Yeast in the urine: don’t be tricked by a rare pathogen

Submitted by: Jack McHugh MB BCh BAO, Paschalis Vergidis MD

Institution: Mayo Clinic, Rochester, Minnesota


T. asahii, platedDemonstrated are raised colonies with radial furrows and irregular folds. (University of Adelaide,
. T. asahii, silver stain Demonstrated are septate hyphae with rectangular arthroconidia . (University of Adelaide,


A 68 year old male was admitted for ultrasonic lithotripsy. He had developed chronic renal stones in the setting of suprapubic catheter placement for neurogenic bladder. Subsequent recurrent urinary tract infections were managed with trimethoprim-sulfamethoxazole suppressive therapy. Medical history was notable for multiple sclerosis, and diabetes mellitus managed with oral hypoglycemic agents.

Approximately 8 hours following the procedure, the patient developed tachycardia, hypoxia, and a low-grade fever. He was initiated on vancomycin, gentamicin, and levofloxacin for empiric treatment of suspected sepsis. He was transferred to the ICU where he received fluid resuscitation and blood pressure support with vasopressors.

Physical Examination:  

HR: 119, RR: 18 BP: 92/52mmHg, SpO2 93% on 50% O2 via face mask, T 38.1C

General:  awake, drowsy, confused 

Heart:  tachycardia, regular rhythm, no rubs, murmurs, or gallops appreciated

Lungs:  minimal breath sounds heard over right lung, clear on left

Abdomen:  soft, non-tender, non-distended, positive bowel sounds

Genitourinary: suprapubic and percutaneous nephrostomy catheter sites clean, no discharge or peri-catheter erythema

Remainder of the physical examination was unremarkable

Laboratory Examination:    

Initial laboratory results are presented in Table 1. Cultures were taken from blood and suprapubic catheter. ECG showed sinus rhythm. Chest x-ray was notable for small bilateral pleural effusions, bibasilar atelectasis, with no definite focal infiltrate.

Table 1. Laboratory data 
VariableReference Range(Male Adults)At Time of Deterioration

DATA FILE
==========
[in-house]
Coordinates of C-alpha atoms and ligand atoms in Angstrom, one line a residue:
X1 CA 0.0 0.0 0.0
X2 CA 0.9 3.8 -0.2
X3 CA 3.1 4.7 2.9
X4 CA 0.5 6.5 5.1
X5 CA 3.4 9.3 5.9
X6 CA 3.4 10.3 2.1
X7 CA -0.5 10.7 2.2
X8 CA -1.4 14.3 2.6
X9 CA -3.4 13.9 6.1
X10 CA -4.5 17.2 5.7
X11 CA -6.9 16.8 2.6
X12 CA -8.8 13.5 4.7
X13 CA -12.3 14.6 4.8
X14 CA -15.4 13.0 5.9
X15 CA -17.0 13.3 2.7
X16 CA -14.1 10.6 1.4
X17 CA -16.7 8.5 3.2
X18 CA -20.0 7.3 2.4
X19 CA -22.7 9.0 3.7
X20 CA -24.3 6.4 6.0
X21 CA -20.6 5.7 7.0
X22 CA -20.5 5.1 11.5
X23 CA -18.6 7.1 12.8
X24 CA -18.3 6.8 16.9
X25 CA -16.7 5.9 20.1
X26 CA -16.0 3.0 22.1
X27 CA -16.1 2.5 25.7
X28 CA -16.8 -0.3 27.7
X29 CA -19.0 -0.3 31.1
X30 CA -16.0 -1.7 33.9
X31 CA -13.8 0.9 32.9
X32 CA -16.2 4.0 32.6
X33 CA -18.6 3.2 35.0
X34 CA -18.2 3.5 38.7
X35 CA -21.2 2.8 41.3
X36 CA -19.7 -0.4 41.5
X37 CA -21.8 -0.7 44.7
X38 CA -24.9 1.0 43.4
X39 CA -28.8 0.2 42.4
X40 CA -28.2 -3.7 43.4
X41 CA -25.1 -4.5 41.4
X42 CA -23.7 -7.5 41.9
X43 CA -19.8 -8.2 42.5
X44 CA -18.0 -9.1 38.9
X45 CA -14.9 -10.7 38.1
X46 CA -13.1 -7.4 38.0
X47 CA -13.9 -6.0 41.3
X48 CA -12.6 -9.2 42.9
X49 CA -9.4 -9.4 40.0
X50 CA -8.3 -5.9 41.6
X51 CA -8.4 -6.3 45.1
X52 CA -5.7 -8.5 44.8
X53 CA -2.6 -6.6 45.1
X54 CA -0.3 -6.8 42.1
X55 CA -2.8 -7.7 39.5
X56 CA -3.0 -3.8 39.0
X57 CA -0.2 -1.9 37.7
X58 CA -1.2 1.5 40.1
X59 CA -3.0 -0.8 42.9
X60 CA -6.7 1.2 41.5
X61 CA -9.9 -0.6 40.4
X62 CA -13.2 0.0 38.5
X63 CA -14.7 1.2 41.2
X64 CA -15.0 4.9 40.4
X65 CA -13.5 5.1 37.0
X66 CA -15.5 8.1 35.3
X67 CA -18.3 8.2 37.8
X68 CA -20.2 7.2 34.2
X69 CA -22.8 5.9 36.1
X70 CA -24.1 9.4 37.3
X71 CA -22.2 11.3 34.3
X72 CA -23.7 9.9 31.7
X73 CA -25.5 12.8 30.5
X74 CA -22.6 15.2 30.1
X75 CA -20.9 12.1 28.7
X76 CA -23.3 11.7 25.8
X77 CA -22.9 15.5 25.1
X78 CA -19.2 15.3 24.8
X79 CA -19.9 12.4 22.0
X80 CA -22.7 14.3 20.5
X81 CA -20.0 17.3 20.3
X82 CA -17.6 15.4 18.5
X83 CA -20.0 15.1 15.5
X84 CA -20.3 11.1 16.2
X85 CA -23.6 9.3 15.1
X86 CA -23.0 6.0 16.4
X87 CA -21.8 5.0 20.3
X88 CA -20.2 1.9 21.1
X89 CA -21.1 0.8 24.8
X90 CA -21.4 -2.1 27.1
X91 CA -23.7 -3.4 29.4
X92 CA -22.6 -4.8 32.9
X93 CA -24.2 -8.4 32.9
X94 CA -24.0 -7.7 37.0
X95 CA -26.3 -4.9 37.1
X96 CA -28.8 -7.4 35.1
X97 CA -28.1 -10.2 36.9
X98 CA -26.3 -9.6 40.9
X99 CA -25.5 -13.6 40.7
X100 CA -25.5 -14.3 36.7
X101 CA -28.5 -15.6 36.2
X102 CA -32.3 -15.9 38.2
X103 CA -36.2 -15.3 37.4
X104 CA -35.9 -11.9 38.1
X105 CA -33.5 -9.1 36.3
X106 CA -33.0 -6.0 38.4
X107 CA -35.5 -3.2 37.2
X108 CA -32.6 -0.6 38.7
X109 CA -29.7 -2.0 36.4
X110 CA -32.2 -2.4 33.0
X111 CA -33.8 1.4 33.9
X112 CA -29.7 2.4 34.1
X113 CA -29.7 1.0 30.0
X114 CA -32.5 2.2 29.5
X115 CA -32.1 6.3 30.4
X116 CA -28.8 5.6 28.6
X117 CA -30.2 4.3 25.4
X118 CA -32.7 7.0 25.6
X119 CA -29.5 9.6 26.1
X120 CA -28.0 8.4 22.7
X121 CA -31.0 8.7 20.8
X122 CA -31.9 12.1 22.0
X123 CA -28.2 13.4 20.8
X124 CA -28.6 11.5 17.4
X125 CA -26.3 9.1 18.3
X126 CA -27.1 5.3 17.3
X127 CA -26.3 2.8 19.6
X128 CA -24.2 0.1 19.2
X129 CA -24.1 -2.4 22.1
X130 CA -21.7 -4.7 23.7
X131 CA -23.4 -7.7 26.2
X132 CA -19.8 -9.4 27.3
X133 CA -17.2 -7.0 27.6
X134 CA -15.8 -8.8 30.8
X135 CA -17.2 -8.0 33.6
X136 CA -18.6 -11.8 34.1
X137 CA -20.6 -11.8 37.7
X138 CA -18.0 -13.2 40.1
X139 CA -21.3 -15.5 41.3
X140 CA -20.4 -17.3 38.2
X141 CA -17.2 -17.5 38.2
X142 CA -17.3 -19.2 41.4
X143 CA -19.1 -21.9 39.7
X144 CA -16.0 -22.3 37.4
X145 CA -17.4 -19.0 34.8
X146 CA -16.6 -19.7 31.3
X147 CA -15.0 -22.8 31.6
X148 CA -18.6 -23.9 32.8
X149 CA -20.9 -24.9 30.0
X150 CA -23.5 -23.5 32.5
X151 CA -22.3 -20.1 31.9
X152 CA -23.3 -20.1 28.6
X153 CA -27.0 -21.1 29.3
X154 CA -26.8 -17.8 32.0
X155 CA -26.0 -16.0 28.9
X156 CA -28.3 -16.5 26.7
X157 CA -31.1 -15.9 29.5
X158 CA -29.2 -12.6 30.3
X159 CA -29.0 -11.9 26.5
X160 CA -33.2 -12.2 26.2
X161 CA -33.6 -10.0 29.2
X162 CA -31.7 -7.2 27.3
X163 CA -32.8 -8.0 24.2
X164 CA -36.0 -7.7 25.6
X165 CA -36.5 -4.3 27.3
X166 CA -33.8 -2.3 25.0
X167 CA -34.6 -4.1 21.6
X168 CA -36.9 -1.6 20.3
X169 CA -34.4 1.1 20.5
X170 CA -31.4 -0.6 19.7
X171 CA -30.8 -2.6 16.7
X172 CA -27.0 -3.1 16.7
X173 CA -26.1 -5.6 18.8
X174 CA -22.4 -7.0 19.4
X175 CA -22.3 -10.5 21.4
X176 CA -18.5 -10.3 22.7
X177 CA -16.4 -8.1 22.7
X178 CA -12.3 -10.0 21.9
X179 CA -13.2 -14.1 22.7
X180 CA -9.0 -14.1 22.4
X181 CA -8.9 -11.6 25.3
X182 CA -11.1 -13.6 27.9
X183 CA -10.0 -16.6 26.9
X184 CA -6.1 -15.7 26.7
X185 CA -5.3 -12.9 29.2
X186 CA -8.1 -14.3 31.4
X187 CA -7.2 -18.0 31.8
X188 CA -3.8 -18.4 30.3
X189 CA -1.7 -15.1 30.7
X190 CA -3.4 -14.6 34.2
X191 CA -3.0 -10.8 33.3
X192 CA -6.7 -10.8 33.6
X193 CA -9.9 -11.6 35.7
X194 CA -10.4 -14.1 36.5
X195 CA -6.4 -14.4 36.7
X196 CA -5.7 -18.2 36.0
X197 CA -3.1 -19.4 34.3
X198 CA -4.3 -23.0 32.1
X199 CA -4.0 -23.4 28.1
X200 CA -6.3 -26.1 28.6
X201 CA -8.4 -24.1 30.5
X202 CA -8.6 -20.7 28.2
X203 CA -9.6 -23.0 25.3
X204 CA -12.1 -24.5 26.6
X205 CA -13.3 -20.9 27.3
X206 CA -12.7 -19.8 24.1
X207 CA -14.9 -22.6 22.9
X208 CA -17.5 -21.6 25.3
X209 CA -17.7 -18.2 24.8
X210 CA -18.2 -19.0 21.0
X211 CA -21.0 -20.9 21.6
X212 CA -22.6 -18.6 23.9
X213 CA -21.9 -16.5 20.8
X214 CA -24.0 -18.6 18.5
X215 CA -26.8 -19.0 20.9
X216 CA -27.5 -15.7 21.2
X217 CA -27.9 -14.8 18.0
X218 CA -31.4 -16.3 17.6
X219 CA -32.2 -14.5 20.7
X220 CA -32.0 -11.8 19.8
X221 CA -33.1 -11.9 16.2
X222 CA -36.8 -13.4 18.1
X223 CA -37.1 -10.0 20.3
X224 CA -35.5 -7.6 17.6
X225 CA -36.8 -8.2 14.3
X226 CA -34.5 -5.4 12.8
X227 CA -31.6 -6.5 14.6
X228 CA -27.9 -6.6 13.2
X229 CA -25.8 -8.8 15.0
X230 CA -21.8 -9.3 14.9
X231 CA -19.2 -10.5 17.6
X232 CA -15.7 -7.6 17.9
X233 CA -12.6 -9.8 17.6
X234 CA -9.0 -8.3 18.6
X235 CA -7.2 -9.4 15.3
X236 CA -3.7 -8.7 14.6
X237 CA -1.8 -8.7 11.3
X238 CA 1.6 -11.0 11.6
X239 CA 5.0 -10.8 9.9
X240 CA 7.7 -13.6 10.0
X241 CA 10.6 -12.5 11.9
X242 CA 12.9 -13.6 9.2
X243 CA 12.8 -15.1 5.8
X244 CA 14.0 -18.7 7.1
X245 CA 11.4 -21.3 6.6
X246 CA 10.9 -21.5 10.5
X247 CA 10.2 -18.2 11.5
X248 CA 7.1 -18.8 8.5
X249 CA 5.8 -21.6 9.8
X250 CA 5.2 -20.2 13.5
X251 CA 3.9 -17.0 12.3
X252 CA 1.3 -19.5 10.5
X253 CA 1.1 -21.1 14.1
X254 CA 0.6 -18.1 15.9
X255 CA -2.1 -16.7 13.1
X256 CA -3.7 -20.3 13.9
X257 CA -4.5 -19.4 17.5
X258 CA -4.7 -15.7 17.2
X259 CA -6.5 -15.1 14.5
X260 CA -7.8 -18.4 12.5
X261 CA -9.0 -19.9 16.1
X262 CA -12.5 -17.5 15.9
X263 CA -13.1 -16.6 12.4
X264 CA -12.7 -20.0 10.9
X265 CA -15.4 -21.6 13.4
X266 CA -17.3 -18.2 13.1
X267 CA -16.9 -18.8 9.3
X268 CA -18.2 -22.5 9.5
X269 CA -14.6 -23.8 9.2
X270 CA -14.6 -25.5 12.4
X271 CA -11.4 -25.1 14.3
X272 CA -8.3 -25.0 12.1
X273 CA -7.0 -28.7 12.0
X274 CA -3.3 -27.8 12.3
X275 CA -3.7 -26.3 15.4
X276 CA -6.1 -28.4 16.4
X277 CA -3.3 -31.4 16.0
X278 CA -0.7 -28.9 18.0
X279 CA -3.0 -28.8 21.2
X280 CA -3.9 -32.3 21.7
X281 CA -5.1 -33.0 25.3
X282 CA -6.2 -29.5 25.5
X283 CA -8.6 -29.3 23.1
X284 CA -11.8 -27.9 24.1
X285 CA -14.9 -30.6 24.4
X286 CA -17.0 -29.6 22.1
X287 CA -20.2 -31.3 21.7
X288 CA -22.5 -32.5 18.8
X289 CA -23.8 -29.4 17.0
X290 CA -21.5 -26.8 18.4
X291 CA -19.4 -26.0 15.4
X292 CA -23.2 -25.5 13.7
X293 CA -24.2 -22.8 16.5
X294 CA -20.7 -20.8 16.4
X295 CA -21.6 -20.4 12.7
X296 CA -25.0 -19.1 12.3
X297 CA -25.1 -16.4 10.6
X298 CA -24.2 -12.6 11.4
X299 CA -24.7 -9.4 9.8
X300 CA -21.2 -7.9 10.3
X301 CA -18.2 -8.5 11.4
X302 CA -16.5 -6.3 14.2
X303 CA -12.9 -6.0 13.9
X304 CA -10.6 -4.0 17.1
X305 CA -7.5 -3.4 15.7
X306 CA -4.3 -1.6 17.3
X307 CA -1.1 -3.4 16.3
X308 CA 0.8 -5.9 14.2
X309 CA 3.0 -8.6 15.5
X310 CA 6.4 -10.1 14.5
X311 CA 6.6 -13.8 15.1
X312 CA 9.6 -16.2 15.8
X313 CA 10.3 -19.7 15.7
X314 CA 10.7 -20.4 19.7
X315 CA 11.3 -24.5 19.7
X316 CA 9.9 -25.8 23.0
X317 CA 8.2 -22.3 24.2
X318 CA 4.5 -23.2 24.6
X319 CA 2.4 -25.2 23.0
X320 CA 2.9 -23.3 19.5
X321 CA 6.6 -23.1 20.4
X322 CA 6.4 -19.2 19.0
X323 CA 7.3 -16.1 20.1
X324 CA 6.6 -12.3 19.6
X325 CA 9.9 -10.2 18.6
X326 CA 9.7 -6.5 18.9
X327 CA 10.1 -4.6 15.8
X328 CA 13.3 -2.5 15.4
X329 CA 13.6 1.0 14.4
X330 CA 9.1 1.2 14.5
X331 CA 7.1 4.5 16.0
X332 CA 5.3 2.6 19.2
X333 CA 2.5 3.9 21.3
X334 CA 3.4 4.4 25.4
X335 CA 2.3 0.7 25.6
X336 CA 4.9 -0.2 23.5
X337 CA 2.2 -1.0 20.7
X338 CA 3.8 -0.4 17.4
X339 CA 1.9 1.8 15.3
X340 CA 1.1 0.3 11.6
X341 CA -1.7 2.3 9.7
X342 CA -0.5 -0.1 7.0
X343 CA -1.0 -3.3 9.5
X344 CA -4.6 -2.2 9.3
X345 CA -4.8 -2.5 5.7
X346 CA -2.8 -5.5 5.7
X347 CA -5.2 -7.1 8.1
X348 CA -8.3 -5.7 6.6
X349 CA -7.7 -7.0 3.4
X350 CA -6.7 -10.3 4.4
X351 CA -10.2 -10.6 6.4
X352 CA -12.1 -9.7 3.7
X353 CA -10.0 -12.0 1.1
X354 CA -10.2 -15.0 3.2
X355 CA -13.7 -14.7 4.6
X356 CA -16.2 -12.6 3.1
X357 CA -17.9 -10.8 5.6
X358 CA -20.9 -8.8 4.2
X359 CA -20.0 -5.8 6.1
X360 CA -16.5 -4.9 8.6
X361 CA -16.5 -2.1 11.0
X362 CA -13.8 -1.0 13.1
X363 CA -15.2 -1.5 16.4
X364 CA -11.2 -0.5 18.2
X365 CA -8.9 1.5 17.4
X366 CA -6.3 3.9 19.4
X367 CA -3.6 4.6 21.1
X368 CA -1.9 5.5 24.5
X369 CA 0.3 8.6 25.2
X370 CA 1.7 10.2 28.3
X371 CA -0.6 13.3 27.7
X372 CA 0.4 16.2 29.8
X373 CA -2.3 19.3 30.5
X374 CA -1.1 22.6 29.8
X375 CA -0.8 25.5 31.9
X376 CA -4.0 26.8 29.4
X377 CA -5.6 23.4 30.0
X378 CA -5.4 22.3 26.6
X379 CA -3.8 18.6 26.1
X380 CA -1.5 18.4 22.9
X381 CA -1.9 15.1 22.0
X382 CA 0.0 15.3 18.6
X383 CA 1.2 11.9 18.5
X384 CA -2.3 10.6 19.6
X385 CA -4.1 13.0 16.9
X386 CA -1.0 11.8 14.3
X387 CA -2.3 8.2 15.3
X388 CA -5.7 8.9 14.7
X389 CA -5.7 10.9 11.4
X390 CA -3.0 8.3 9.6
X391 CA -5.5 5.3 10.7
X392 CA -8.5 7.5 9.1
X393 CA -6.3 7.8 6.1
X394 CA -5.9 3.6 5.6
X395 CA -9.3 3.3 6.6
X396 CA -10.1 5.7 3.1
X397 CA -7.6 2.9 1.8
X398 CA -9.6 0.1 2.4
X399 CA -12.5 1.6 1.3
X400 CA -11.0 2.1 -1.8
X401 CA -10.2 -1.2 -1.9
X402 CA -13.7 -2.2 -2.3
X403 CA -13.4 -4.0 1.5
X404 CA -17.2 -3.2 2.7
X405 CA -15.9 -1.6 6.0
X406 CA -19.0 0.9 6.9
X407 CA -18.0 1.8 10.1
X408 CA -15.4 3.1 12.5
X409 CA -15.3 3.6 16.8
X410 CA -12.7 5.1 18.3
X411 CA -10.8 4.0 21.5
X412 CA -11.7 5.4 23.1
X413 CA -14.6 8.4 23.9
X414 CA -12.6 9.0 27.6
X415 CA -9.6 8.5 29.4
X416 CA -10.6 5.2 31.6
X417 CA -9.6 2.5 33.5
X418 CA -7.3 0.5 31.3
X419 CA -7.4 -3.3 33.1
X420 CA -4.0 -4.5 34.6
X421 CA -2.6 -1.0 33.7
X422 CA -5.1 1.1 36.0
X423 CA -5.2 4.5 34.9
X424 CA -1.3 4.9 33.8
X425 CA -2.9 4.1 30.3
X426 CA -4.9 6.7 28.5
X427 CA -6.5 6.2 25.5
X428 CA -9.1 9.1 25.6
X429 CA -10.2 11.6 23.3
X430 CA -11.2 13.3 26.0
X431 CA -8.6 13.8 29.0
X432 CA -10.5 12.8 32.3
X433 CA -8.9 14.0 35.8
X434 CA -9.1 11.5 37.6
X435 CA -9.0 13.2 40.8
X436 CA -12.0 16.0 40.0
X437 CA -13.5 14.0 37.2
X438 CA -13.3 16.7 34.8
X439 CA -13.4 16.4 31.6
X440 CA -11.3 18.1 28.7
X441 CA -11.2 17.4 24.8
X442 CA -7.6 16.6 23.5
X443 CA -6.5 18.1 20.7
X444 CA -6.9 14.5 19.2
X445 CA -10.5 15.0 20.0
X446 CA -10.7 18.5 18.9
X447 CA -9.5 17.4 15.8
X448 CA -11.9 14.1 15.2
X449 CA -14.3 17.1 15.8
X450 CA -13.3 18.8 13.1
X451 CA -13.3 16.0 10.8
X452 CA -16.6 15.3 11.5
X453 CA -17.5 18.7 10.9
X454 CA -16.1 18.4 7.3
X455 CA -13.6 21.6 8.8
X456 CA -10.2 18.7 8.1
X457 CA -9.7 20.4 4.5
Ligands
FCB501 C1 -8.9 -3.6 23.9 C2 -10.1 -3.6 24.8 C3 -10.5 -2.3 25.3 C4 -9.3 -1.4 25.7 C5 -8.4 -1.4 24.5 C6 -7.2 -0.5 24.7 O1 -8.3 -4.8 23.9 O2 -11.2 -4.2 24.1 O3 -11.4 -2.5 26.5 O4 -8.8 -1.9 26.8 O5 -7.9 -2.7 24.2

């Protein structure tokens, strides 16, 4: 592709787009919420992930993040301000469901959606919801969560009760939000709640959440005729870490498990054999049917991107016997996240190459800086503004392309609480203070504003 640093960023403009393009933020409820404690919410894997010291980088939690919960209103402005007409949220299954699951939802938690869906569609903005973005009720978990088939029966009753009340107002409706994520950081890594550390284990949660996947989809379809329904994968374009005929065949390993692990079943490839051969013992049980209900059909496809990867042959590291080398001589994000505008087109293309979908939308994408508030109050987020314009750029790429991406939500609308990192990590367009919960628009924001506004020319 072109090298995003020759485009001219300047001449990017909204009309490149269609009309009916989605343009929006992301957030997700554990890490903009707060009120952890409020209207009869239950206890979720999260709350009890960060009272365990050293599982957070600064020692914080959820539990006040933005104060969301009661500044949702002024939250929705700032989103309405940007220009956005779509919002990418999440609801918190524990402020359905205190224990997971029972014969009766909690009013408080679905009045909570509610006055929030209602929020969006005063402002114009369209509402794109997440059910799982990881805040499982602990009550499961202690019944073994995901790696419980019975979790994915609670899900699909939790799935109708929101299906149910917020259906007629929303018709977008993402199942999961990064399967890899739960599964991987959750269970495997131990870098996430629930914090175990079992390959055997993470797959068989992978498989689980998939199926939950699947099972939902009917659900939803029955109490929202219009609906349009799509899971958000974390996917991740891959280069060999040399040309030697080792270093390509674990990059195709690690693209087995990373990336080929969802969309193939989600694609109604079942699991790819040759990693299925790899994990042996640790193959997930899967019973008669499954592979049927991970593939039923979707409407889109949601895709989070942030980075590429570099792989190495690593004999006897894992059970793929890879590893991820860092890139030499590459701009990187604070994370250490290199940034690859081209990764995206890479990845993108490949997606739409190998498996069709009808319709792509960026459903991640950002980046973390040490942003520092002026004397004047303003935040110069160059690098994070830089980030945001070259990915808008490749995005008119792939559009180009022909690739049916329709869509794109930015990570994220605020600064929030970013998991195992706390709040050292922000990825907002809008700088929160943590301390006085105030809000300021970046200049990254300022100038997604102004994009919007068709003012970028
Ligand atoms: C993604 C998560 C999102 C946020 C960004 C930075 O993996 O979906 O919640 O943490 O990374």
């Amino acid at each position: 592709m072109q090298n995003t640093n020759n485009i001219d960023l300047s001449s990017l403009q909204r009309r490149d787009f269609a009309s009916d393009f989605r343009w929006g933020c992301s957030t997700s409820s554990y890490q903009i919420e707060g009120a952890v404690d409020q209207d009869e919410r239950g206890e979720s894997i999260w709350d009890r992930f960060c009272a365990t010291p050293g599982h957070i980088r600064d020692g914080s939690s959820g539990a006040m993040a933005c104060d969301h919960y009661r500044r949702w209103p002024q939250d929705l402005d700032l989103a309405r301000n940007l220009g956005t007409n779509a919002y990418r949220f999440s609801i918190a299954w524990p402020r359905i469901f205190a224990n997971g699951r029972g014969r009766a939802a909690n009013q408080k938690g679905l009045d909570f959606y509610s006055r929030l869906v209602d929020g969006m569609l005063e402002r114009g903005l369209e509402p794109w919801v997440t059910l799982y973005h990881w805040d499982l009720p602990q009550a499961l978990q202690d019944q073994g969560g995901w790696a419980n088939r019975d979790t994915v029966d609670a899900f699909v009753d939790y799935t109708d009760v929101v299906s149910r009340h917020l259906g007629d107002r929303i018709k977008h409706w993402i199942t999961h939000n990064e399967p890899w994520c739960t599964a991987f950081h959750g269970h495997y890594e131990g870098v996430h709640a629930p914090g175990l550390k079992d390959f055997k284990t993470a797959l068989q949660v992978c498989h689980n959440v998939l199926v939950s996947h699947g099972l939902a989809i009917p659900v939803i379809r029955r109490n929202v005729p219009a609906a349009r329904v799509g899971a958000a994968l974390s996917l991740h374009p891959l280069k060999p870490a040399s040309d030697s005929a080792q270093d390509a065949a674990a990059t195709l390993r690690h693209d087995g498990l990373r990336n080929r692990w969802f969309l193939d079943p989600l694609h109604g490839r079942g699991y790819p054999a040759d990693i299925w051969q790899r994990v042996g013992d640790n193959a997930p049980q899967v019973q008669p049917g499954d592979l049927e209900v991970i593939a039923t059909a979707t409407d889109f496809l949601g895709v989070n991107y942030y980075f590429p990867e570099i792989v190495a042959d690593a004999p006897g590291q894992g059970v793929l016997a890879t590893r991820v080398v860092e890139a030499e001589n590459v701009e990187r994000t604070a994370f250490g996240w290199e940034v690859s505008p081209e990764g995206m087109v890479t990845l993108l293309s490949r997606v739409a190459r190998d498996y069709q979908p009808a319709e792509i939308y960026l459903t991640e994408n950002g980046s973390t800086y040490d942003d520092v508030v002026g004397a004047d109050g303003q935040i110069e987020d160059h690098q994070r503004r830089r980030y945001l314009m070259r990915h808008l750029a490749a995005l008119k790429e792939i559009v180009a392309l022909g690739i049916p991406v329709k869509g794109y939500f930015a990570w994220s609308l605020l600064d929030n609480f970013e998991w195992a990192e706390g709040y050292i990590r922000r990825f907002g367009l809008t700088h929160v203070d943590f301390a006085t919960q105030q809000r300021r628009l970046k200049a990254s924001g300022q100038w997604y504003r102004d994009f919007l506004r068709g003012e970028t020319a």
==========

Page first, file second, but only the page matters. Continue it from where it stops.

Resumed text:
Hemoglobin (g/dl)12.3-16.68.3
White Cell Count (x109/L)3.4-9.69.2
Platelet Count (x109/L)135-317256
Sodium (mmol/L)135-145138
Potassium (mmol/L)3.6-5.24.0
Chloride (mmol/L)98-107108
Bicarbonate (mmol/L)22-2926
Urea Nitrogen (mg/dl)8-2415
Creatinine (mg/dl)0.74-1.351.0
Glucose (mg/dl)70-140159

Case Continuation: On day 2 of ICU admission blood cultures demonstrated growth of yeast. Caspofungin was started, and vancomycin and gentamicin were discontinued.  The patient continued to experience low grade fevers to 37.8°C, and required oxygen via nasal cannula. Repeat chest X-ray the following day showed bilateral perihilar and bibasilar infiltrates, and bronchoalveolar lavage (BAL) was performed. Cultures from the suprapubic catheter also demonstrated growth of yeast.  Anti-fungal treatment was switched to fluconazole 400mg once daily. A diagnostic result was obtained.

Question 1:  What are probable/possible diagnoses?

This patient exhibits signs of sepsis associated with fungemia and funguria; the likely source is colonization of his suprapubic catheter. Preliminary cultures show growth of yeast, and he has failed treatment with an echinocandin. While the infiltrates on chest x-ray may be related, bacterial co-infection is a strong possibility. The differential diagnosis for a disseminated yeast infection is relatively narrow, and the following pathogens should be considered.

Candida spp. is the most common cause of fungemia in the USA, and the fourth most common cause of nosocomial bloodstream infection in the USA1. Candiduria is common in hospitalized patients and candidemia may occur following procedures involving the urinary tract. While not first line for treating Candida urinary tract infections, echinocandins have shown efficacy similar to that of fluconazole2.  Diabetes, present in this patient, is an important risk factor for invasive Candida infection.